Disability Day Contest Angers Parents

Filed under: In The News

bandage

Disability awareness effort falls flat. Photo: sxc.hu

When a school in South Australia decided to raise money for a Bangladeshi clinic that repairs cleft lips and palates in children, they knew they needed to first raise awareness among their students. But how do you get children excited about helping disabled children? After what must have been a good five minutes of consideration, the Student Representative Council at Ramco Primary School hit upon an idea: Have a "disability day" at school and let the students dress up like disabled kids! And give prizes for the best-dressed disabled person!

School officials loved the idea and sent a note home to parents: "There will be prizes for the best students dressed as a person with a disability. Get your thinking hats on and see what disability you can represent!"

Not surprisingly, this did not go over well with parents who recognize the difference between raising awareness and making light of disabilities. Just how does one dress like a disabled person anyway?

Other interested parties weighed in with their displeasure as well. Paralympic gold medalist Matt Cowdrey gave the school the benefit of the doubt when it came to their intentions, but agreed that this was not the best way to raise attention.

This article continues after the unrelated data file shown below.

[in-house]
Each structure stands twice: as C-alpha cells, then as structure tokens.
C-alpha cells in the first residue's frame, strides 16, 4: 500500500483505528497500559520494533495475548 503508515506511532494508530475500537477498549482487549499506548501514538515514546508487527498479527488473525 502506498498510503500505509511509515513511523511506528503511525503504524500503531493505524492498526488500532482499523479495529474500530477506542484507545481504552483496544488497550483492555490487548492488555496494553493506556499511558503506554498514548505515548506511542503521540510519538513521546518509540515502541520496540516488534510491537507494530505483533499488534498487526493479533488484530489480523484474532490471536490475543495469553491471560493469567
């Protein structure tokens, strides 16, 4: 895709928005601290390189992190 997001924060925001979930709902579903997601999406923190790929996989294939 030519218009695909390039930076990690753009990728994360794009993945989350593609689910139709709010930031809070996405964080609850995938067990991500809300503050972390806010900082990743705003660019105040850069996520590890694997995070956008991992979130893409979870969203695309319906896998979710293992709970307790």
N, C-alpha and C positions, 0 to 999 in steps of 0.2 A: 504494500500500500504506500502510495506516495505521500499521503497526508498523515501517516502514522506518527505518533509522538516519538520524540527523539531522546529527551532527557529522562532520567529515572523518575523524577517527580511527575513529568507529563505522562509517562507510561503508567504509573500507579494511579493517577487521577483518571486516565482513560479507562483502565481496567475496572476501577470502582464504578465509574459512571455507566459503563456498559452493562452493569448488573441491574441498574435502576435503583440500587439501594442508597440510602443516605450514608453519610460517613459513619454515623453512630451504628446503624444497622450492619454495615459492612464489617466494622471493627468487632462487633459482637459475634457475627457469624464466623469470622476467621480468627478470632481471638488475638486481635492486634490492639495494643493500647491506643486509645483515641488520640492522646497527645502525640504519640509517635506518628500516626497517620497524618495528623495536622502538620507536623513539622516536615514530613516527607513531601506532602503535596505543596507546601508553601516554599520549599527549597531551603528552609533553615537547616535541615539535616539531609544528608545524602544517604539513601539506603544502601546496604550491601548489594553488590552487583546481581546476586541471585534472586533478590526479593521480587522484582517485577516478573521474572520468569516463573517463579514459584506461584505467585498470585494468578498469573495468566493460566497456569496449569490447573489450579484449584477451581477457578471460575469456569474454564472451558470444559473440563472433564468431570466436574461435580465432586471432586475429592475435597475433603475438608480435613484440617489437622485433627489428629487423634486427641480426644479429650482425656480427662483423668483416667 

"People with disabilities want to be treated and should be treated no different to anybody else in the community," says Cowdrey.

School officials backpedaled as fast as they could, insisting that the note parents received didn't explain the fundraiser clearly. Principal Barrey Niven said the intention was for students to come to school with bandaged arms or legs in order to get a feel for what it is like to be disabled. But even that explanation didn't calm the outrage and the whole pretend-to-be-disabled idea has wisely been scrapped. Instead of bandages, students will mark "disability day" by wearing bright colors and badges with smiley faces.

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Start by teaching him that it is safe to do so.